HANOI – Only 29 of 40 local sugar plants remained operational in the 2019-2020 season due to a high volume of sugar imports and the deployment of the ASEAN Trade in Goods Agreement (ATIGA) with lower tax rates for sugar imports from ASEAN markets, according to the Vietnam Sugarcane and Sugar Association (VSSA).
The 2020-2021 season is forecast to be a hard time for the sugar sector, especially since the Covid-19 pandemic remains a big challenge. Four more sugar mills—Son Duong, Nong Cong, Van Phat and Pho Phong—are likely to stop their operations due to a shortage of input materials, resulting in their poor performance.
The local sugar sector has been hit for many years due to the smuggling of sugar, mainly from Thailand.
Meanwhile, other ASEAN countries, such as Thailand, the Philippines and Indonesia, despite commitments to the ATIGA, have still employed measures to protect their sugar firms.
Vietnam has fulfilled its commitments to the agreement since January 1 by setting no limits on the volume of sugar imports from ASEAN countries and applying a tax rate of 5% for sugar imports from these markets.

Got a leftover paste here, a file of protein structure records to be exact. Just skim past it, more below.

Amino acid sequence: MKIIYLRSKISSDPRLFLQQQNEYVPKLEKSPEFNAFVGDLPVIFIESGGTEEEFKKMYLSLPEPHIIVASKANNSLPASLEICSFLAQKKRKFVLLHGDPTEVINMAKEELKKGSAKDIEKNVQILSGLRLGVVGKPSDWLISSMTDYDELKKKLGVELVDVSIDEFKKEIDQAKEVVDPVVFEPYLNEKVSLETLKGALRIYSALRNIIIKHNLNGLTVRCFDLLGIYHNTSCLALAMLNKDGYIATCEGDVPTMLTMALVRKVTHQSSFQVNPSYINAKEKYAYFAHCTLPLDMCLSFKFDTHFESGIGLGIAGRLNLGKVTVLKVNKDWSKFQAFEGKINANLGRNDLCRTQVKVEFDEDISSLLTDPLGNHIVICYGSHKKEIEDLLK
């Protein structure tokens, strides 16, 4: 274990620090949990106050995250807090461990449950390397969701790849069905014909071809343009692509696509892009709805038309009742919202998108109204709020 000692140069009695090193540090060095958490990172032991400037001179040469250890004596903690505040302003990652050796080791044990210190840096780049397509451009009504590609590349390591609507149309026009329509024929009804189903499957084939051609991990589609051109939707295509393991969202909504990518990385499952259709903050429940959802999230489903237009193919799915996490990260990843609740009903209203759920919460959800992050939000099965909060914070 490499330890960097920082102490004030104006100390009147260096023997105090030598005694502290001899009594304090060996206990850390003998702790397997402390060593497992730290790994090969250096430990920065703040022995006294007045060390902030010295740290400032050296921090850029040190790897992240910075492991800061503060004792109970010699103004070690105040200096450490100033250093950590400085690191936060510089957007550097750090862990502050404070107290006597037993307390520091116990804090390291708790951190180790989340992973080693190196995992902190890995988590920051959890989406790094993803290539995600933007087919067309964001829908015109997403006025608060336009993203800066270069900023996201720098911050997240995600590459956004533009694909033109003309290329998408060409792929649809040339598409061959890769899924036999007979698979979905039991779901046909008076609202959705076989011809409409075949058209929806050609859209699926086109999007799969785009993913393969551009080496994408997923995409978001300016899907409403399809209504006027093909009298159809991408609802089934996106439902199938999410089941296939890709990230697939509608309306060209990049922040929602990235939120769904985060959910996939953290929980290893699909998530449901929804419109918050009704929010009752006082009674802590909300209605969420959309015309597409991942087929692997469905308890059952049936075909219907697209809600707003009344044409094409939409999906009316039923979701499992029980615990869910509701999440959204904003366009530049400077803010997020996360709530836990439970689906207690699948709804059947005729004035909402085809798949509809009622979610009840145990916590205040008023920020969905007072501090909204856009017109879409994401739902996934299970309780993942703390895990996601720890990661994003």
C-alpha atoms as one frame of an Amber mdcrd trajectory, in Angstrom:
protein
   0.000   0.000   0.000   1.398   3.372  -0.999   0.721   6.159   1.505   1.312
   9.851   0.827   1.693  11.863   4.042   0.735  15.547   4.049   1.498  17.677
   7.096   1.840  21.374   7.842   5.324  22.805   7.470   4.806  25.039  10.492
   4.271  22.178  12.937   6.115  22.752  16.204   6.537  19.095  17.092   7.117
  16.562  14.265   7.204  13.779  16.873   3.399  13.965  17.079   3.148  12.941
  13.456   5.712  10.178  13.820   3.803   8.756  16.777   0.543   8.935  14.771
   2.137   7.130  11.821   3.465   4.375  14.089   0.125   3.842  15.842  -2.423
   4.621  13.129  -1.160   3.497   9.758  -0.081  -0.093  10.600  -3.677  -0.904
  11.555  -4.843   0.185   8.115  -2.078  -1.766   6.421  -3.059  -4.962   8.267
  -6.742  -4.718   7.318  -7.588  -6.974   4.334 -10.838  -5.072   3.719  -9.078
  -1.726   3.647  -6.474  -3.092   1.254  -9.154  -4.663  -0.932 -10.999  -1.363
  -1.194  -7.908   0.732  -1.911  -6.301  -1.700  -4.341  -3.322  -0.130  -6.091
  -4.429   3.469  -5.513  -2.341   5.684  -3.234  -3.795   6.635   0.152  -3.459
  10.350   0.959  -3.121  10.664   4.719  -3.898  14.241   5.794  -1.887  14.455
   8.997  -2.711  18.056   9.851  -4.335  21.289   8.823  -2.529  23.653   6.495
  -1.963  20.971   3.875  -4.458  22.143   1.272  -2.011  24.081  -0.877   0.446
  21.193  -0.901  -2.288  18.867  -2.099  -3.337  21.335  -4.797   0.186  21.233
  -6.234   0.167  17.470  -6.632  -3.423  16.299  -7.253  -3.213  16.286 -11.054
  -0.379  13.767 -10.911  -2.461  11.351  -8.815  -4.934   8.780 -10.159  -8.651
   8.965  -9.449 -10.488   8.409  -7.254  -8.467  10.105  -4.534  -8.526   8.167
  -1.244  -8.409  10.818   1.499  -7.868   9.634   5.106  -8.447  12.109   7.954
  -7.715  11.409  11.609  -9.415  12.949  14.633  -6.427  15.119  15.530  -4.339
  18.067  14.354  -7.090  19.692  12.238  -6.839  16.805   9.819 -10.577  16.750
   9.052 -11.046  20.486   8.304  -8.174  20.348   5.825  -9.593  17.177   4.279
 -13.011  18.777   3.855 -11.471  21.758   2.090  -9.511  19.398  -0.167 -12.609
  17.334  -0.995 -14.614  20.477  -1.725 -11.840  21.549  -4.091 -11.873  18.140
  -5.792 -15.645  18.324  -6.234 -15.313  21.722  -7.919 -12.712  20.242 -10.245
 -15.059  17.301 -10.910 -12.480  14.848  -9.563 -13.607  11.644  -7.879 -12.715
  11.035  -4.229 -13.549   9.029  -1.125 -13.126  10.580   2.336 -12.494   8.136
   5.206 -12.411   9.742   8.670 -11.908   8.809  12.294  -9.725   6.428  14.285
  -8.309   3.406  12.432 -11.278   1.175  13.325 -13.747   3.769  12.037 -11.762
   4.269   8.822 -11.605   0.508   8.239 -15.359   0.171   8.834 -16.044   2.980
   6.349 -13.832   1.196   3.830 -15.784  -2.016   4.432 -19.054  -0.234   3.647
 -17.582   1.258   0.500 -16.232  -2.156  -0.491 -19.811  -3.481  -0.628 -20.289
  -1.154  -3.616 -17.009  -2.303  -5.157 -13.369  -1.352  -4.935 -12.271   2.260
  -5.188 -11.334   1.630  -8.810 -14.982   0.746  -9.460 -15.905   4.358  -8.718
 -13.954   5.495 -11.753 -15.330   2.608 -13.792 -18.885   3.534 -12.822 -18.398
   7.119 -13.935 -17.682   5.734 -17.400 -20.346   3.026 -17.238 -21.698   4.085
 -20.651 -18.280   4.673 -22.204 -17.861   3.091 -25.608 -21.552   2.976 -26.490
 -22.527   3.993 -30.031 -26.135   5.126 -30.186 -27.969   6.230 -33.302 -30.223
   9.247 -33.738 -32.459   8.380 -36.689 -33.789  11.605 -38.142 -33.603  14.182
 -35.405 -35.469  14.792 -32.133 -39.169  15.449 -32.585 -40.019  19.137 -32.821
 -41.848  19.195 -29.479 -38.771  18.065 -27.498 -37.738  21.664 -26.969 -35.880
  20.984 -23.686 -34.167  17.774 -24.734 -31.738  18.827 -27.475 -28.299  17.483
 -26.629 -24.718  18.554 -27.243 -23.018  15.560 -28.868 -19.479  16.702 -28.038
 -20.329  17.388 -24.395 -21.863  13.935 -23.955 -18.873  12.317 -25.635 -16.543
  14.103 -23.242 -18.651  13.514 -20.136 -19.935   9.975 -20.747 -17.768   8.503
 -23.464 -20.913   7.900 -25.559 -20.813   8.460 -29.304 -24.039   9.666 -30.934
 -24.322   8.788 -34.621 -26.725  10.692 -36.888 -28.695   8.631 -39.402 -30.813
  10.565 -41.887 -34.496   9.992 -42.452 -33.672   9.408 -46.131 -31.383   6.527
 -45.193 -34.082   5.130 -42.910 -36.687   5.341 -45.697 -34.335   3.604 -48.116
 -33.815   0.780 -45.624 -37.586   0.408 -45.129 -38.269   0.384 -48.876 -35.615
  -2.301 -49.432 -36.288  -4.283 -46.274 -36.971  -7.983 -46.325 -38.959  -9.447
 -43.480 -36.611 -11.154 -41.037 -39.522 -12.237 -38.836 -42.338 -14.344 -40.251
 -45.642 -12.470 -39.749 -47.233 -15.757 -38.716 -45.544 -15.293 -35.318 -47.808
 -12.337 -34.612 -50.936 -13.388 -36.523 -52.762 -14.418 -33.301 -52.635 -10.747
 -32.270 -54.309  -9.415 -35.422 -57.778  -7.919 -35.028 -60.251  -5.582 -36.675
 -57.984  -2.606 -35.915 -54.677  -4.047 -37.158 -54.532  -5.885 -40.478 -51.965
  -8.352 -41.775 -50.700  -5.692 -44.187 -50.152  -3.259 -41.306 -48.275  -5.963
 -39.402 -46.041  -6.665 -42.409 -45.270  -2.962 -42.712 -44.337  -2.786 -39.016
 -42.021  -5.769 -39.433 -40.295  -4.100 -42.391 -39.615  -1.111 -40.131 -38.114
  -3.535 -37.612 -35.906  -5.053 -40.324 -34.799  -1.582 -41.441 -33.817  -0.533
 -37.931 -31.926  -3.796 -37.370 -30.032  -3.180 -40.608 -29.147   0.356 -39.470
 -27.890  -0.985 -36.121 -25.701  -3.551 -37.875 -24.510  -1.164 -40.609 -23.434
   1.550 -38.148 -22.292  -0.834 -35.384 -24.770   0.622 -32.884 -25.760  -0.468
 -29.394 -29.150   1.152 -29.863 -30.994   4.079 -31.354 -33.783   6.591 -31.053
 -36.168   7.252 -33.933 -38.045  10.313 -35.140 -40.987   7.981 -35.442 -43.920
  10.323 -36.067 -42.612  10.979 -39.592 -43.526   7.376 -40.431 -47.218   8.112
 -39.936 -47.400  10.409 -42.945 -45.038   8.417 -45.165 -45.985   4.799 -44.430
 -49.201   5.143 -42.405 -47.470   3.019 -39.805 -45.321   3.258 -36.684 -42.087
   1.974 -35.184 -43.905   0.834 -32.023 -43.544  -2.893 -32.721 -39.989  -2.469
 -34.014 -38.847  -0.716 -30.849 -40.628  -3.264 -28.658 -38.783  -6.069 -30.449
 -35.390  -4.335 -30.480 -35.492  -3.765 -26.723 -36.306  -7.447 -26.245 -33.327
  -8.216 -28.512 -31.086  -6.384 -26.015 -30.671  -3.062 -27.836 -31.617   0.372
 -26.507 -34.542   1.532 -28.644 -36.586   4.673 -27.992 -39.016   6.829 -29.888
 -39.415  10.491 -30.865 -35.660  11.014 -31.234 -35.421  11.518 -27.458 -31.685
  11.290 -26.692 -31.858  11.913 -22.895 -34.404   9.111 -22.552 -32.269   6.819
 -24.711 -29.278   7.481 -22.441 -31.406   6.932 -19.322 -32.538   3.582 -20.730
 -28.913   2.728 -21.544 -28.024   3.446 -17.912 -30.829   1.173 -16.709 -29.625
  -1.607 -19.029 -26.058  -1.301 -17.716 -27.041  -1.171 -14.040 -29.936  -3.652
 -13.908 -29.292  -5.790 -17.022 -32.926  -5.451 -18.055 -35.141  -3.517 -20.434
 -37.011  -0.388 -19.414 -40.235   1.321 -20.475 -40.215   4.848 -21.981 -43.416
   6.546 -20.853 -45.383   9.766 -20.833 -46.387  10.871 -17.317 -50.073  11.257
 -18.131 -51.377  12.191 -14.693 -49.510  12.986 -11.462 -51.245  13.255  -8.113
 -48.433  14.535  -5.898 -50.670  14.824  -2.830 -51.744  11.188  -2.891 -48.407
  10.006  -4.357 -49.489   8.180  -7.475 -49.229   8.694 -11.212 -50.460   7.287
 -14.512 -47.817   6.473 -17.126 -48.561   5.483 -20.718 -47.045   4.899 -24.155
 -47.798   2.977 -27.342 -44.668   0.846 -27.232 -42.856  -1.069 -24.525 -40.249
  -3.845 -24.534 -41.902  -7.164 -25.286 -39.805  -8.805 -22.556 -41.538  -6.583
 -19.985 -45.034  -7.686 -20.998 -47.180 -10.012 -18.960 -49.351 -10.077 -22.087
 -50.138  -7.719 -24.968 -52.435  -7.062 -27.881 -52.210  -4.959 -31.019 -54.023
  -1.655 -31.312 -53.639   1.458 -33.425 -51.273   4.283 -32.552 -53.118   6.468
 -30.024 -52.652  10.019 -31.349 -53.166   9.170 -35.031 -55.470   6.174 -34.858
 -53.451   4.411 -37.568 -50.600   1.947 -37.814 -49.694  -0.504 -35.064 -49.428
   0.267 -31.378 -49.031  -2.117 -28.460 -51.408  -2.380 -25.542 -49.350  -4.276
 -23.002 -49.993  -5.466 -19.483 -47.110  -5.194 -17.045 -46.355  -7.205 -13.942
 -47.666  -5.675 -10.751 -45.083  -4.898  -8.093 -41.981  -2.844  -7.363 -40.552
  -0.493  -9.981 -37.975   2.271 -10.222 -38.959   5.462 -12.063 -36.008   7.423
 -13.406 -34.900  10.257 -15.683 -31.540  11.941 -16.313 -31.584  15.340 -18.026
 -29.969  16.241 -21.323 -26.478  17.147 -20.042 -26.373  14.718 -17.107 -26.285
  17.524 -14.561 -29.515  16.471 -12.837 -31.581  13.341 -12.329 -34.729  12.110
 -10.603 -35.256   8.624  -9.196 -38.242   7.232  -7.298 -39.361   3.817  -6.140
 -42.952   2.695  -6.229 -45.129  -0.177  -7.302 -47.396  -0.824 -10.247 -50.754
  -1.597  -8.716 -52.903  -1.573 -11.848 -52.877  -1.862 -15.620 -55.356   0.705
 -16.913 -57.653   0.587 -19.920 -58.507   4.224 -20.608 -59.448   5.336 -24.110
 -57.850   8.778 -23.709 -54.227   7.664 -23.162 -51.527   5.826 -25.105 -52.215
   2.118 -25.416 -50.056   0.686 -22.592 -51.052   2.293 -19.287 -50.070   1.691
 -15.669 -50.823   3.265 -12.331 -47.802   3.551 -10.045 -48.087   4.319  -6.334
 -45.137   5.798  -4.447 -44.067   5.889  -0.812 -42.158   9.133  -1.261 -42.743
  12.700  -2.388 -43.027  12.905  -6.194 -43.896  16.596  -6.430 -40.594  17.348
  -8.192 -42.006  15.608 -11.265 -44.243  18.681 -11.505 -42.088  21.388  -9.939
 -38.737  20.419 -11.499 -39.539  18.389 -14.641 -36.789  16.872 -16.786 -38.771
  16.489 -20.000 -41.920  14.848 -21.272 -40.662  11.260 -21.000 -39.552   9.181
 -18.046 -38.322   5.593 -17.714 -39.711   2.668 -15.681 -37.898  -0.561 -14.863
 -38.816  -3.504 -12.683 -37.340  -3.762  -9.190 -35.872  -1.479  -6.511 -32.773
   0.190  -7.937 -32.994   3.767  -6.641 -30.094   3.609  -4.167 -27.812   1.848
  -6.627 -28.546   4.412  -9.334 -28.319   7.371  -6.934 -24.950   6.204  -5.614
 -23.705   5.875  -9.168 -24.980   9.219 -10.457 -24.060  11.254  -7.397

According to statistics from the General Department of Vietnam Customs, nearly 884,300 tons of sugar was imported into the country in the January-October period of this year, higher than the locally-produced volume of sugar. Of the total, sugar from Thailand accounted for 87.67%.
Due to a high volume of low-cost sugar imports, the prices of local sugar products have plunged, leading to low sugarcane prices. As a result, many farmers have incurred debts and stopped growing sugarcane.
In reality, the Ministry of Industry and Trade launched an anti-dumping and anti-subsidy investigation into sugar products that originate from Thailand in September. The ministry had earlier imposed anti-dumping measures on high-fructose corn syrup products originating from China and South Korea.
According to VSSA, Thailand has banned sugar imports, while Indonesia and the Philippines have allowed the import of a volume of sugar equivalent to the deficiency in volume.
In these three countries, sugarcane farmers are supported through direct and indirect aid and the profit sharing system to ensure they earn a stable income.
Specifically, the Thai Government annually provides at least US$1.3 billion to the sugar sector.
Therefore, Nguyen Van Loc, acting general secretary of VSSA, proposed Vietnam should apply trade remedies in line with the international law and rules of the World Trade Organization.
By Lan Nhi